George Soros's philanthropy network sought to obscure its close coordination with a liberal Jewish advocacy group connected to the Obama administration and to campaigns designed to increase pressure on Israel and bolster the U.S.-Iranian relationship, newly leaked documents show.

Documents apparently taken from the servers of Soros's Open Society Foundations (OSF) and uploaded to the Internet by the self-described "hacktivist group" DC Leaks state that OSF "works closely" with J Street on issues like delivering resources to the Hamas-occupied Gaza Strip. But the docs emphasize that those ties must be downplayed.

"In order to reduce potential risks associated with OSI's affiliation with this initiative," the 2009 memorandum states, "limit coordination and strategic communication to supportive/understanding groups in D.C. such as J Street." OSI stands for Open Society Institute, part of Soros's Foundation network.

Non-public connections between Soros, a Hungarian-American billionaire, and J Street have repeatedly proven controversial.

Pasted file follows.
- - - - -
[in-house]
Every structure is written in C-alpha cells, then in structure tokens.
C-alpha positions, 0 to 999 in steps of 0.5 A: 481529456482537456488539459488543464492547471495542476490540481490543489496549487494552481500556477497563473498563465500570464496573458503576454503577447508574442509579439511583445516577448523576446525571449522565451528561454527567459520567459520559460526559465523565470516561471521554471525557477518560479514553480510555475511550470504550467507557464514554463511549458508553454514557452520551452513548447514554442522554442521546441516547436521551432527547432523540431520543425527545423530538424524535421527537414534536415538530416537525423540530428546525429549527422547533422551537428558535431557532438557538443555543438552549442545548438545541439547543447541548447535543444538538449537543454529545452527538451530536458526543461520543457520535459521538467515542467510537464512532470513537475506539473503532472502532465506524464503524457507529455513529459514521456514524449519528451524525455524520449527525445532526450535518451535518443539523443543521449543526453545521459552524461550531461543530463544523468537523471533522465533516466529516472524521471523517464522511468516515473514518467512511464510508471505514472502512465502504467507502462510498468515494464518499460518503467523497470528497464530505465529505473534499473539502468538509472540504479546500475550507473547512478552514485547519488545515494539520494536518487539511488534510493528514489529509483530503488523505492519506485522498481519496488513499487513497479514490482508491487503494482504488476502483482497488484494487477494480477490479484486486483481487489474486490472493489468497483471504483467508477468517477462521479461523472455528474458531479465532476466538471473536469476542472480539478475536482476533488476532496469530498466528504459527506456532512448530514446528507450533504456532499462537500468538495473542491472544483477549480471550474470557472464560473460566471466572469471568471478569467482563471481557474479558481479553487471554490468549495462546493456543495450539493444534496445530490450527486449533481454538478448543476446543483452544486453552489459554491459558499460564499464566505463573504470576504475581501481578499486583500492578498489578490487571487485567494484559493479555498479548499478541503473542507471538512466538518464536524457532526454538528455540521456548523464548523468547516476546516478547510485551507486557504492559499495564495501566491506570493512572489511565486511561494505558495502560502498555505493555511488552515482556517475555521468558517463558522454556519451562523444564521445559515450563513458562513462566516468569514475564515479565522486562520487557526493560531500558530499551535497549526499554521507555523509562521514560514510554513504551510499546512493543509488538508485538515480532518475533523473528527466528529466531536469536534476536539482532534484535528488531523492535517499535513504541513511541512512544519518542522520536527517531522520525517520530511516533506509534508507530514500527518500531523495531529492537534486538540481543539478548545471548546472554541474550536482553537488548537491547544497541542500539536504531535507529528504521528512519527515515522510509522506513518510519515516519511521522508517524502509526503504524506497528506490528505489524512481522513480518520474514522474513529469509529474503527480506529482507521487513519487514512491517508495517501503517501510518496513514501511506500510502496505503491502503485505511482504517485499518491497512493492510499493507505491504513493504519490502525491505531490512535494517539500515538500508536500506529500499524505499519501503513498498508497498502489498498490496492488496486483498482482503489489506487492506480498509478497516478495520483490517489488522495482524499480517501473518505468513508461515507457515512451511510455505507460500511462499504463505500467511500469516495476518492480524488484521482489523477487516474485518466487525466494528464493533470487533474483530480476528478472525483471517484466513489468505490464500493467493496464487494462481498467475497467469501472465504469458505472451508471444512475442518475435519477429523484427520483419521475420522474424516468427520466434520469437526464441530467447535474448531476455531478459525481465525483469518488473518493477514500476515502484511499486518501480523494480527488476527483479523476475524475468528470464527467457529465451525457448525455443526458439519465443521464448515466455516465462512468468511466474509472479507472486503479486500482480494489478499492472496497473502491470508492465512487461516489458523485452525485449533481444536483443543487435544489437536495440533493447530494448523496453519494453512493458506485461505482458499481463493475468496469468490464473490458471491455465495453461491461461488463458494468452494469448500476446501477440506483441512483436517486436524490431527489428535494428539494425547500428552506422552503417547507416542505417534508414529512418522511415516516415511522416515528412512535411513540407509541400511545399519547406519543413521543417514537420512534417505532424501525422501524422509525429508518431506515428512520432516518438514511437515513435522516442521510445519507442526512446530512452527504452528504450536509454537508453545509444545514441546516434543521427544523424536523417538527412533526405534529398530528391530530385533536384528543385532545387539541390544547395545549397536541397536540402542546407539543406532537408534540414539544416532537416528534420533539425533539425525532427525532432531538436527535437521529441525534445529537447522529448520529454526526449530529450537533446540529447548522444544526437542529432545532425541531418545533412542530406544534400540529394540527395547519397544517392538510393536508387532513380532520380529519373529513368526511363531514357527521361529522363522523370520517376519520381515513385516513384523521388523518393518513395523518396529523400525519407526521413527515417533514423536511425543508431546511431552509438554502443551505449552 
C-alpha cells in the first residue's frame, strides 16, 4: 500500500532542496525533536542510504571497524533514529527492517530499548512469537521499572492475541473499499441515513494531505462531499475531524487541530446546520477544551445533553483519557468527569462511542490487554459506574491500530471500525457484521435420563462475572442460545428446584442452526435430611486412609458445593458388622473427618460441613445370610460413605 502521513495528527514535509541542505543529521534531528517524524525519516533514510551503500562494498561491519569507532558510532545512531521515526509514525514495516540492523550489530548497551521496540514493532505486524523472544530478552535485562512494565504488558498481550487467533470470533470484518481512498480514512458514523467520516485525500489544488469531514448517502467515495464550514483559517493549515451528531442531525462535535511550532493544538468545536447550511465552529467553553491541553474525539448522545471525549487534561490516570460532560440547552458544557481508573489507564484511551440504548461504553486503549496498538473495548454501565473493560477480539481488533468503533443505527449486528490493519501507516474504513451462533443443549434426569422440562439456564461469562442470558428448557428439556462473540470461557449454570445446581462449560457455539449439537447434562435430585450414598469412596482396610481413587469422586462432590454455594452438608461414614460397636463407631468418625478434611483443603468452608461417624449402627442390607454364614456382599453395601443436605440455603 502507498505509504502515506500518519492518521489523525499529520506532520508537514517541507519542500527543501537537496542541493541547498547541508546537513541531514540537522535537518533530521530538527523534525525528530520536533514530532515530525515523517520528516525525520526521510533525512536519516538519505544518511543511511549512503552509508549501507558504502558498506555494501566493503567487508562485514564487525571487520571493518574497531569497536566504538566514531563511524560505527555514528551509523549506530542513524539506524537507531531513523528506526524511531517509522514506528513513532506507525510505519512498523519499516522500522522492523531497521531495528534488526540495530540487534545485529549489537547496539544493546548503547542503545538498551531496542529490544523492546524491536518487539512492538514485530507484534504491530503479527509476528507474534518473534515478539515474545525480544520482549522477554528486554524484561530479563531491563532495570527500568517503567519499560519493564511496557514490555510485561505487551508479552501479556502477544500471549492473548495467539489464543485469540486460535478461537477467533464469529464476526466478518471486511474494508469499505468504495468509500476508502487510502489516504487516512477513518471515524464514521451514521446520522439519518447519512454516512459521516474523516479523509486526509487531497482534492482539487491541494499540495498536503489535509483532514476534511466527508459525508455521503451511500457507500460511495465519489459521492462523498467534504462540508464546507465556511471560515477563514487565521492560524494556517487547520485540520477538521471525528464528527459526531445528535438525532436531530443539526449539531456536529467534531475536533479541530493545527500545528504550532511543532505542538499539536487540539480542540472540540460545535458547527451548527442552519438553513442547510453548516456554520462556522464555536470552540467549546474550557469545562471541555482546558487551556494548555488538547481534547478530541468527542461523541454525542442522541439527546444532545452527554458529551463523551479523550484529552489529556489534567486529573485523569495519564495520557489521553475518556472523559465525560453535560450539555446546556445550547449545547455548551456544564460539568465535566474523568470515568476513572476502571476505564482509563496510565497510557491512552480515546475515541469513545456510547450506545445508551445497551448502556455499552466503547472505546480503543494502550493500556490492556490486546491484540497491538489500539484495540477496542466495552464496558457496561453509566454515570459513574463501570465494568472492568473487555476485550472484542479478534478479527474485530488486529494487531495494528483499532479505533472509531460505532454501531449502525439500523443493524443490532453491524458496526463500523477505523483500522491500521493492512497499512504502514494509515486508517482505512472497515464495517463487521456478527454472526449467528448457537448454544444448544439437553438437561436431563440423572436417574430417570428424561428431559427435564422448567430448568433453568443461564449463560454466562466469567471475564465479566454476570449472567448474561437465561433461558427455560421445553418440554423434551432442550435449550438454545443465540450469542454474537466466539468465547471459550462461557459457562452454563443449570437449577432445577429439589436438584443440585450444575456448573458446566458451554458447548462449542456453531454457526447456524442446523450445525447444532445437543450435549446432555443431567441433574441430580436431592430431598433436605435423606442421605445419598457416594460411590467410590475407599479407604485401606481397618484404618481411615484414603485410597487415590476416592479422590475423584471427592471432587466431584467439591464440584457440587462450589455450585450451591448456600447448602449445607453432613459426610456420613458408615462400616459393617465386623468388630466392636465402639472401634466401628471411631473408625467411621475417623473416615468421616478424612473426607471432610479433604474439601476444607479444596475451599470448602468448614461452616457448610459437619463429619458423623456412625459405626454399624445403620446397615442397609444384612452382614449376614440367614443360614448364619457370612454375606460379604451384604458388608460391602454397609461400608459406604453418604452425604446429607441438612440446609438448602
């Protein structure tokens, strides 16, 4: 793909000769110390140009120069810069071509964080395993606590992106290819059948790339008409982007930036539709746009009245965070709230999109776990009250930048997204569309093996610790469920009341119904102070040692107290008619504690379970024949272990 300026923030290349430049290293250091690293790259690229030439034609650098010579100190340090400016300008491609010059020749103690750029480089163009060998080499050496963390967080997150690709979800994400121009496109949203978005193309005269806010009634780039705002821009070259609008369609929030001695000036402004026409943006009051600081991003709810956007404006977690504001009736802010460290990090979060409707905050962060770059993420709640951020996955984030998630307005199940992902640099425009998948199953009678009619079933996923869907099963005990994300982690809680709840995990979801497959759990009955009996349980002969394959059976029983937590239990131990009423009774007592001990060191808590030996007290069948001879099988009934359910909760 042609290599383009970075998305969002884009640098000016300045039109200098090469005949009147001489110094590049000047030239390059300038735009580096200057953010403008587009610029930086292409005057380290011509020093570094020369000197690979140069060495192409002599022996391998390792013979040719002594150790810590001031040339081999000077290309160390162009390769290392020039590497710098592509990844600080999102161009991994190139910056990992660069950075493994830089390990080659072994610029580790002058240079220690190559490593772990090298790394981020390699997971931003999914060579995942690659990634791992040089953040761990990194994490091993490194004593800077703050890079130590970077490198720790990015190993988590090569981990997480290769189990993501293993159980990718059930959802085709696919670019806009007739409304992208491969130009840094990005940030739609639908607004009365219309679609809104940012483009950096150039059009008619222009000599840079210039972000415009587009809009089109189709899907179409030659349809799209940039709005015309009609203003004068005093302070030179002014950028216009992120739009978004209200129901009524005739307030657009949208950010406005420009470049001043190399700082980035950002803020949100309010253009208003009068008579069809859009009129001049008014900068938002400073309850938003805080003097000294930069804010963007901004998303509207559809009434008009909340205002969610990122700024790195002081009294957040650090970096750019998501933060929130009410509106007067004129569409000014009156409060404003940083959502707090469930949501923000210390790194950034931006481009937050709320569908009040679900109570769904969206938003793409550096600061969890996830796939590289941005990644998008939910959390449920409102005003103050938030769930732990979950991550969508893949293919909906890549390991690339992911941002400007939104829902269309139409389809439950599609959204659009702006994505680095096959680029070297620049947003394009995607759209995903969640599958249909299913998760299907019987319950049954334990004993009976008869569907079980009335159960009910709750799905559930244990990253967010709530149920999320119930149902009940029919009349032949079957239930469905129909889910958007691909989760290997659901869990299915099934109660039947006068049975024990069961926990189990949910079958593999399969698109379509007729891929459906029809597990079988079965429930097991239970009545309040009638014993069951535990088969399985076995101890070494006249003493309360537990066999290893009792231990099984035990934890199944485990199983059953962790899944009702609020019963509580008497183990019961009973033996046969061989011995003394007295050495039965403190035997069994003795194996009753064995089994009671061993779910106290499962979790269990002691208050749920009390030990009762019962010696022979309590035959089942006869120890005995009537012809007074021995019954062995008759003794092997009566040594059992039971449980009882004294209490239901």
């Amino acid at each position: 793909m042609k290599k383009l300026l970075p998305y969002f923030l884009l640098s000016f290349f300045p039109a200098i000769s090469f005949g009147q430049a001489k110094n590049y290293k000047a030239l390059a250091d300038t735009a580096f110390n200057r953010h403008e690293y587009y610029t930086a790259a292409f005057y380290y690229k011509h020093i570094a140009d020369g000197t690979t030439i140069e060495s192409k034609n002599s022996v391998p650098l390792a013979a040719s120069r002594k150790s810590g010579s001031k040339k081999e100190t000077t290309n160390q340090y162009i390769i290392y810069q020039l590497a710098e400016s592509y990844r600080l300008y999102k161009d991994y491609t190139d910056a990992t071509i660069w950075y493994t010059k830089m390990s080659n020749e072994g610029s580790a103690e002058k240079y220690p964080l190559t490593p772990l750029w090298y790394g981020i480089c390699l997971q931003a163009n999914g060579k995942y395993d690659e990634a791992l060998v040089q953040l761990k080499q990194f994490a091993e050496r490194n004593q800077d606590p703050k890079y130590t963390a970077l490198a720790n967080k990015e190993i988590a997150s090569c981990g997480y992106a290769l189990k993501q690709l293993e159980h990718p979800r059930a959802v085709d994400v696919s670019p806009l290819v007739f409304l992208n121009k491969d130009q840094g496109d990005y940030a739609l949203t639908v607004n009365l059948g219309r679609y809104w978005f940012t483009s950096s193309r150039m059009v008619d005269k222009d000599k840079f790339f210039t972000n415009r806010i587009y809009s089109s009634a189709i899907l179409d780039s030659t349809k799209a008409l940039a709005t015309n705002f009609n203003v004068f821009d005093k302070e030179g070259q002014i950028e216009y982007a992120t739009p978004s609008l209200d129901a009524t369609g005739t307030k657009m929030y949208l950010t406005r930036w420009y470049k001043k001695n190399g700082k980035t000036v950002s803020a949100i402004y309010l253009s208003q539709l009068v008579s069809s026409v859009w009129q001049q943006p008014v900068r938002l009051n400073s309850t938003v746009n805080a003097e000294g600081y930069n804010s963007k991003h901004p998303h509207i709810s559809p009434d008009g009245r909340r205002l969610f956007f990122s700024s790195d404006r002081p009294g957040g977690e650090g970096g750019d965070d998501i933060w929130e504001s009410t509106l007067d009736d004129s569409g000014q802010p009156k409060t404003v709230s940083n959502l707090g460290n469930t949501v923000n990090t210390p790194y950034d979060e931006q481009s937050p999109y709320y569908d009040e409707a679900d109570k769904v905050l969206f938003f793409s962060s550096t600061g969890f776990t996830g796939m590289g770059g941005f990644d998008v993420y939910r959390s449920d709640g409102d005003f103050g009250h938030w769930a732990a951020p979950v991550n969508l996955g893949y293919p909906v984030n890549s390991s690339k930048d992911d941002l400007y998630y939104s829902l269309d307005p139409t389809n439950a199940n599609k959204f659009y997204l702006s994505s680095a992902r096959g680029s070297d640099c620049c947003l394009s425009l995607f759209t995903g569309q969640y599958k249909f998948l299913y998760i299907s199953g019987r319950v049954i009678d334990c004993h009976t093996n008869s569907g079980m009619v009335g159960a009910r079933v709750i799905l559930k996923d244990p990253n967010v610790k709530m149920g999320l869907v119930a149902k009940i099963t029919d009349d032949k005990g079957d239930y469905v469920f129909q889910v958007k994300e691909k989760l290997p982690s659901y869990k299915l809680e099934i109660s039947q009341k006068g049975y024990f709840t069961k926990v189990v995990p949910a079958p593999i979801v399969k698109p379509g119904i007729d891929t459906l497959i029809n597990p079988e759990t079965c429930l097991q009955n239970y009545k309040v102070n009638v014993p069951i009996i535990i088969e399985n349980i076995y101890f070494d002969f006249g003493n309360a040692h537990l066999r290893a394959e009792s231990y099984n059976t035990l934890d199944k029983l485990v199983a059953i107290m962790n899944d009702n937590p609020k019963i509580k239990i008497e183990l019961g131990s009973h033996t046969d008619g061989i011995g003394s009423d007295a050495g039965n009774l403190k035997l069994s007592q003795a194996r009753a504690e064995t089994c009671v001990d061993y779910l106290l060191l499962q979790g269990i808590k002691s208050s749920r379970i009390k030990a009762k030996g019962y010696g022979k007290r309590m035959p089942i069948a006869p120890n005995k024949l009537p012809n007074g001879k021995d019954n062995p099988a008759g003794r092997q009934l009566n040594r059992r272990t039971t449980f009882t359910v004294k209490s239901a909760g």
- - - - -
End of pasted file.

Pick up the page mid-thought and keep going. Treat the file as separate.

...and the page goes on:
Statements by J Street long suggested the group did not take funding from Soros. J Street founder Jeremy Ben-Ami joked in 2010 that his group "got tagged as having [Soros's] support, without the benefit of actually getting funded!" Months later, it was revealed that the Soros family secretly donated $750,000 to the group over several years. J Street then claimed that they had "always said that [they] would be very pleased to have funding from Mr. Soros."

The newly released documents shed light on this controversy, in which J Street acknowledged Soros's toxic reputation but quietly engaged him and his groups anyway—and then publicly expressed enthusiasm after it was revealed they had ongoing ties.

A senior official at a Washington, D.C. pro-Israel organization described the documents as bringing J Street into a secret campaign to damage Israel's security.

"The leaked documents outline a media and lobbying campaign designed to undermine the U.S.-Israel relationship by exploiting, among other things, toxic discourse linked to the anti-Jewish conspiracy theories of Walt and Mearsheimer," said the source.

"And here you have sections where they say that they work closely with J Street, which is supposed to be a pro-Israel Jewish group, and the documents say that coordination shouldn't become public knowledge because it would endanger J Street's reputation. No kidding."

Ben-Ami has since reiterated that he "made a mistake in not publicizing the decision by George Soros to start funding J Street after our launch."

Soros and his family remain "one of the largest" J Street donors as of 2014, with a yearly donation of $500,000.

J Street did not respond to requests for comment about the current status of its relationship with Soros, or its past or present obfuscation of that relationship.